This semester I am a TA for a Calc 2 course. At my first meeting with my instructor, he mentioned in passing that "Homework is always easier than an exam, because homework questions come from the textbook, so they always know which section the problems are from.". It's just anecdotal, but that does align with my own experience taking calculus courses: each section covers a very specific technique, and the problems in that section are designed to be solved using that technique, and often very little else.

It occurred to me that, since we regularly have 2-3 sections due for a single homework assignment, this 'bug' could be worked around. The 'manual' way to do this would be to (1) type up every homework problem into LaTeX, (2) randomize their order into a document, and (3) hand them the worksheet as a homework assignment

[ I would probably say explicitly that they are taken from the textbook. The goal here isn't to hide the fact that they're textbook problems, merely to make the section numbers less visible so that the student has to pause to think about the tools they need to start a problem. ]

But of course step (1) is fairly labor-intensive, even if there isn't any TikZ work involved. If I am using a very common book, like Stewart, is there an online tool to, e.g. create worksheets by typing in a list of problem numbers?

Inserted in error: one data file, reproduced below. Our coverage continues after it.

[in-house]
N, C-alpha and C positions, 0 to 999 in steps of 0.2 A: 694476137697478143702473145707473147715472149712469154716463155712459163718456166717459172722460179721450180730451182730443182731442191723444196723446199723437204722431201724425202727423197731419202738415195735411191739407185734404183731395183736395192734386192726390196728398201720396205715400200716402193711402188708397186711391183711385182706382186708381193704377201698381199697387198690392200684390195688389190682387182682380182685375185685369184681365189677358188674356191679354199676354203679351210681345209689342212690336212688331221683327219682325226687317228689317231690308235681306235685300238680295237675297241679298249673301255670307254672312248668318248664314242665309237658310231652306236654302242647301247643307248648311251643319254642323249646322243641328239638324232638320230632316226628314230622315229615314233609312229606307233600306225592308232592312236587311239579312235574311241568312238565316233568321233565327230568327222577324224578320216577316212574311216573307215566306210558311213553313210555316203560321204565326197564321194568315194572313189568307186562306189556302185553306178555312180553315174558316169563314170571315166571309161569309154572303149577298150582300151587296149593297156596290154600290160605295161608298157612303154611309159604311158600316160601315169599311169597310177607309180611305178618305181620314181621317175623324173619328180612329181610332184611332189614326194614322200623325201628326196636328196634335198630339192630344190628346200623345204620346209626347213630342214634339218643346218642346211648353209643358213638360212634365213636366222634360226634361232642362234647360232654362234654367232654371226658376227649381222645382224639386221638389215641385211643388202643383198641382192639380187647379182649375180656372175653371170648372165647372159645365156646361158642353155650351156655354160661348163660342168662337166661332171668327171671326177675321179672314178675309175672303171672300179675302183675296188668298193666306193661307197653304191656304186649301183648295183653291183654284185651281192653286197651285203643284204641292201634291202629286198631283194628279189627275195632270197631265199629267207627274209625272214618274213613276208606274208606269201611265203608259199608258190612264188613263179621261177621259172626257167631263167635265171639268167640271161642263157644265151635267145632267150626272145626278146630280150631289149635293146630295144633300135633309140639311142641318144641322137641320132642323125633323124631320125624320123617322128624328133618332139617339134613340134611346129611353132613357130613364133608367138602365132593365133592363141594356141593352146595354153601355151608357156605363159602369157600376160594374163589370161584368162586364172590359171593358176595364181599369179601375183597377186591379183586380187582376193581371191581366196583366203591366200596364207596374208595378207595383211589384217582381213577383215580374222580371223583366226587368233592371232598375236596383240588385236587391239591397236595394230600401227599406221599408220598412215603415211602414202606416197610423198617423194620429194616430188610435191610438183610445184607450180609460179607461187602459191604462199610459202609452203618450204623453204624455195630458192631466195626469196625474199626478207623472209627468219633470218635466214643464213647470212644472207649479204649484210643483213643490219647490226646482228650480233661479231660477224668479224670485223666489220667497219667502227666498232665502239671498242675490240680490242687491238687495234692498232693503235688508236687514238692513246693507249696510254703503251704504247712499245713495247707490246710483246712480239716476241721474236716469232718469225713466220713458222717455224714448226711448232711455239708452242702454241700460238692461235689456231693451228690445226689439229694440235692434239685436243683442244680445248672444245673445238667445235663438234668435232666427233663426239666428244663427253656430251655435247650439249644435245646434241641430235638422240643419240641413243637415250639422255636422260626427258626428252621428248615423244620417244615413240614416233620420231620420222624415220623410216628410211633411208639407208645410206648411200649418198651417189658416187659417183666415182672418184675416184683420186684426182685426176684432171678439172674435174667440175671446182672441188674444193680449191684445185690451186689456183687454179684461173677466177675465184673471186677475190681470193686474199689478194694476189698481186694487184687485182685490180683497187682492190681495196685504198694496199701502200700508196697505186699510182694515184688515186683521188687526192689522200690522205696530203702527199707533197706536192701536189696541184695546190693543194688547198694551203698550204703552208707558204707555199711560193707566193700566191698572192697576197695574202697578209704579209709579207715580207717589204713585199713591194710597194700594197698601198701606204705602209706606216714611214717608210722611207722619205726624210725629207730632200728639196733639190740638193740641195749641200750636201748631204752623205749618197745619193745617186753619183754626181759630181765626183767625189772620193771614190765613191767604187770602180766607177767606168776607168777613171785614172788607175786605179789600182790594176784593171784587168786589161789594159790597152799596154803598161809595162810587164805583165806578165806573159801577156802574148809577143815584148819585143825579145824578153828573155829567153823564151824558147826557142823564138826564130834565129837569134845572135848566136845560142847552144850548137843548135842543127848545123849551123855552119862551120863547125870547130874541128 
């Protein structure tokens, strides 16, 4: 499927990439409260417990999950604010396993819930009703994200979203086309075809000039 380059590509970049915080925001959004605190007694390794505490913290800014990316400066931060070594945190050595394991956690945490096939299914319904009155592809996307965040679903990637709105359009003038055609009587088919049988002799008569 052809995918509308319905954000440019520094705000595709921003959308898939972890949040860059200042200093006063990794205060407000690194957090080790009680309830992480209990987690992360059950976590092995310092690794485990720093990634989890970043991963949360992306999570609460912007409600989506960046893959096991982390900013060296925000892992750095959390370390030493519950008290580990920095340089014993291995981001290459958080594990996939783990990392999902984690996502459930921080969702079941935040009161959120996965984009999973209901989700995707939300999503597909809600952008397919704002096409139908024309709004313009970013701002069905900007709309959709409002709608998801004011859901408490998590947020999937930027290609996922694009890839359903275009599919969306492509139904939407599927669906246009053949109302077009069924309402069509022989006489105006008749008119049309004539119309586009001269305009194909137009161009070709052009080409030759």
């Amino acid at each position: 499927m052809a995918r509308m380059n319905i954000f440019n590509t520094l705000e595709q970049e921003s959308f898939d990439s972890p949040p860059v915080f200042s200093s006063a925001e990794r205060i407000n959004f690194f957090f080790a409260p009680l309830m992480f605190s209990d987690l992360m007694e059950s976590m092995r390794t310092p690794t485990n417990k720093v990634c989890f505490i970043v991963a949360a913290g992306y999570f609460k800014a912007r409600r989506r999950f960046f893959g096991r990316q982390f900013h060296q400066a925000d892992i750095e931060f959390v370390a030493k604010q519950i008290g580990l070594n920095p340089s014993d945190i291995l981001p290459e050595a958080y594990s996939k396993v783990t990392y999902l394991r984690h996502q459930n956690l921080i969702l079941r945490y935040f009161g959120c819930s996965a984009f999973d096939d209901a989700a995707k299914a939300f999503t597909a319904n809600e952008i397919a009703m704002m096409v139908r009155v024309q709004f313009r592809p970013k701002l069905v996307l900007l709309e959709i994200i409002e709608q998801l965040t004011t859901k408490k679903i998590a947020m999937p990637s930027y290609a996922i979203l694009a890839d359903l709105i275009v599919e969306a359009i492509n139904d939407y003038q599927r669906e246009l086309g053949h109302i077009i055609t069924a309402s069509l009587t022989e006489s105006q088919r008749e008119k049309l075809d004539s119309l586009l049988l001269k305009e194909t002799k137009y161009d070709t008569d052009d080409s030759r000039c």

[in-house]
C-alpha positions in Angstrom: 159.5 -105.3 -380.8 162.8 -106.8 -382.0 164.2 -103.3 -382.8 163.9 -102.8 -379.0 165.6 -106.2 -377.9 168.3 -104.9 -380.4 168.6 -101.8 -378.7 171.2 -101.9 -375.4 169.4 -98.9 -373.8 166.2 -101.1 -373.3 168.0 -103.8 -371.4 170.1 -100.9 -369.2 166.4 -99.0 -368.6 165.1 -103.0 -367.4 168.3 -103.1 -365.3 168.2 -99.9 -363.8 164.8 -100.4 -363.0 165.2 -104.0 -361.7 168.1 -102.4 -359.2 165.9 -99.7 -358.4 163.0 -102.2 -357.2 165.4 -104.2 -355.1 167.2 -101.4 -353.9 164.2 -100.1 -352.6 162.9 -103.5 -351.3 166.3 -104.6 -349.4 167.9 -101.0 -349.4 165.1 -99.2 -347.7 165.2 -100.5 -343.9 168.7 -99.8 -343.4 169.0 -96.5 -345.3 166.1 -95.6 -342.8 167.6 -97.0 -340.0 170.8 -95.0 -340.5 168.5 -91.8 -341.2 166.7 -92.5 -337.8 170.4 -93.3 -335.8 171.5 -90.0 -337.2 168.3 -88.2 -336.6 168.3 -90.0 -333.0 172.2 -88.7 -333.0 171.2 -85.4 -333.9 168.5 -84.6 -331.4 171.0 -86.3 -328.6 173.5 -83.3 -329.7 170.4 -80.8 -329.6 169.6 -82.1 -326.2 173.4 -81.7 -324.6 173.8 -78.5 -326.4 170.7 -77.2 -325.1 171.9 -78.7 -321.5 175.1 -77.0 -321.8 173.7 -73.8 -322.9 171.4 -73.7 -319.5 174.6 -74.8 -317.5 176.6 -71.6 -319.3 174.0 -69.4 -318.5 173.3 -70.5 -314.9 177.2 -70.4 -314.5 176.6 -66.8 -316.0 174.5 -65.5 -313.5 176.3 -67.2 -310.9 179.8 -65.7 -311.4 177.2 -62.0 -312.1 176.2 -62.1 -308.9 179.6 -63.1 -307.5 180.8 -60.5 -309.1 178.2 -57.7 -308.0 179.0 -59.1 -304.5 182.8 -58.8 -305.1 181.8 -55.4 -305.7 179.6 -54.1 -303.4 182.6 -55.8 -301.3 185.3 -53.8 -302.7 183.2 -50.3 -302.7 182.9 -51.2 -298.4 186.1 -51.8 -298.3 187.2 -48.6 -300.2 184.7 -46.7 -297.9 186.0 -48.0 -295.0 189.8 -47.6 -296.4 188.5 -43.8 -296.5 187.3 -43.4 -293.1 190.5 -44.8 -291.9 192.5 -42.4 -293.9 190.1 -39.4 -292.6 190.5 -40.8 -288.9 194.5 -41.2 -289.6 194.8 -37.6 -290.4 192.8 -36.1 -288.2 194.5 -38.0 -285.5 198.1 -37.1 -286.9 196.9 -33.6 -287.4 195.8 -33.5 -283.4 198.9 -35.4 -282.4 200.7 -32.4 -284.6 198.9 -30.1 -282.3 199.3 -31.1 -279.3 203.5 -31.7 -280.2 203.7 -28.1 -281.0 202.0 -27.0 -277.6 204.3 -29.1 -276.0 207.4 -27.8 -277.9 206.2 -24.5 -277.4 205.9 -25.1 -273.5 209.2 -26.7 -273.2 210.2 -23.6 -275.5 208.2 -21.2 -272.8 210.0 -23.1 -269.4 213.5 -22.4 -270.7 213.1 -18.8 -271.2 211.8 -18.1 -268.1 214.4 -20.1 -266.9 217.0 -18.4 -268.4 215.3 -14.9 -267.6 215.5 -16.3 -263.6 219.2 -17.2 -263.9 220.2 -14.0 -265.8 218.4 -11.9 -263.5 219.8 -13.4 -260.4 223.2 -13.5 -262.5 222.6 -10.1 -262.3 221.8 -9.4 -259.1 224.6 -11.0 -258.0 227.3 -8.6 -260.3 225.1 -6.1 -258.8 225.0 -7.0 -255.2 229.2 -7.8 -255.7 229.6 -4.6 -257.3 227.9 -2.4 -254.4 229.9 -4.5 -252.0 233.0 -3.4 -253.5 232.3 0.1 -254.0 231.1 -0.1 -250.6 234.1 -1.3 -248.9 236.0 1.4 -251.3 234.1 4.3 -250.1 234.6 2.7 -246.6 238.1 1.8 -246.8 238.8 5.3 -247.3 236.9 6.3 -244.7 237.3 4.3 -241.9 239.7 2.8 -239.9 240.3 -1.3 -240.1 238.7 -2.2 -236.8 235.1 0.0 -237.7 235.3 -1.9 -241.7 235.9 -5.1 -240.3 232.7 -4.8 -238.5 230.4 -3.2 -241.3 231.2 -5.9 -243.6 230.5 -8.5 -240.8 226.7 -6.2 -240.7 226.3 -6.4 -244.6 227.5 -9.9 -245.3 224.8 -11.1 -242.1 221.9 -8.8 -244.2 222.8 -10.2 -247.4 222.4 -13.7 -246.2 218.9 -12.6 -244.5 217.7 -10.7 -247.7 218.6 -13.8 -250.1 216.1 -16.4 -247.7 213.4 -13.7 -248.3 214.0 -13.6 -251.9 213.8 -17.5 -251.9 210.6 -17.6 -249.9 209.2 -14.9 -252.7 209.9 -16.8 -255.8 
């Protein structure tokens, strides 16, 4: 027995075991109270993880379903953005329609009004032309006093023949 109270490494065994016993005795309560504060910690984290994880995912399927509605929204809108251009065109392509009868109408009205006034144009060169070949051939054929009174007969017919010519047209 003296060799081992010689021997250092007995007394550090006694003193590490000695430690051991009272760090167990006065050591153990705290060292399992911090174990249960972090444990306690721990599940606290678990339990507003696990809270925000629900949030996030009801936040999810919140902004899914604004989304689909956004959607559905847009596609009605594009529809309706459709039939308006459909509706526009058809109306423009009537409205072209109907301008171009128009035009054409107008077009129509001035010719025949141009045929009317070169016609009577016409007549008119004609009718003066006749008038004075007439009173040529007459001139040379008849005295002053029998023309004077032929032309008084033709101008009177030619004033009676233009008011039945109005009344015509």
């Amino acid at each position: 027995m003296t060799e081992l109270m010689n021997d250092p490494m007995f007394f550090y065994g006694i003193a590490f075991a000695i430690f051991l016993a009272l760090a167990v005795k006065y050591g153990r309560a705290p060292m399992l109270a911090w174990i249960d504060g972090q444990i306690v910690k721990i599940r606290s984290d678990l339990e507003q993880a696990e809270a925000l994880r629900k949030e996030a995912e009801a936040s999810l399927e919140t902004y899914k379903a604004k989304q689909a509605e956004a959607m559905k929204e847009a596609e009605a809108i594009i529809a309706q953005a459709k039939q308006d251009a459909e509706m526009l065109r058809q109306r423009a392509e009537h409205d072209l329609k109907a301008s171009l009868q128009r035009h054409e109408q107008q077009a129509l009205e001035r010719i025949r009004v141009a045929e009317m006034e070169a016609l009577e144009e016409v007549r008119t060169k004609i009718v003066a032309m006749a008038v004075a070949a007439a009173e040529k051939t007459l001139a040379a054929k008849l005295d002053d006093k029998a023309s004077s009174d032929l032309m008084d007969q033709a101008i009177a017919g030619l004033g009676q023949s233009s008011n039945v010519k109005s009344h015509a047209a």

• $\begingroup$ Just a short question: You mention that typing things into Latex would be rather time consuming, so how are you posing the questions right now (as in all math classes I took or worked in as a TA, Latex was always what we did)? Do you say "do numbers 1,5,7,18 in chapter 4 of the book"? In that case, also mixing them would not get you far, the students are intelligent enough to match them to the exact same text in the book (I assume...). $\endgroup$ – Dirk Sep 3 '18 at 8:43
  • 1
    $\begingroup$ Yes, that is how it is done now. As I said, the goal isn't to hide that they're textbook problems. The fact that they can match them up with the book text may, in fact, be a feature: it provides a built-in 'hint' system, that students can choose to use or not. Some may abuse this system, but that is really not my concern: the homework counts for 5% of their grade and the exams count for 85%, so the incentives are clear. But as it stands now, they're not even realistically given the choice to practice the 'What is my first step?' skill. $\endgroup$ – Eric Stucky Sep 4 '18 at 12:32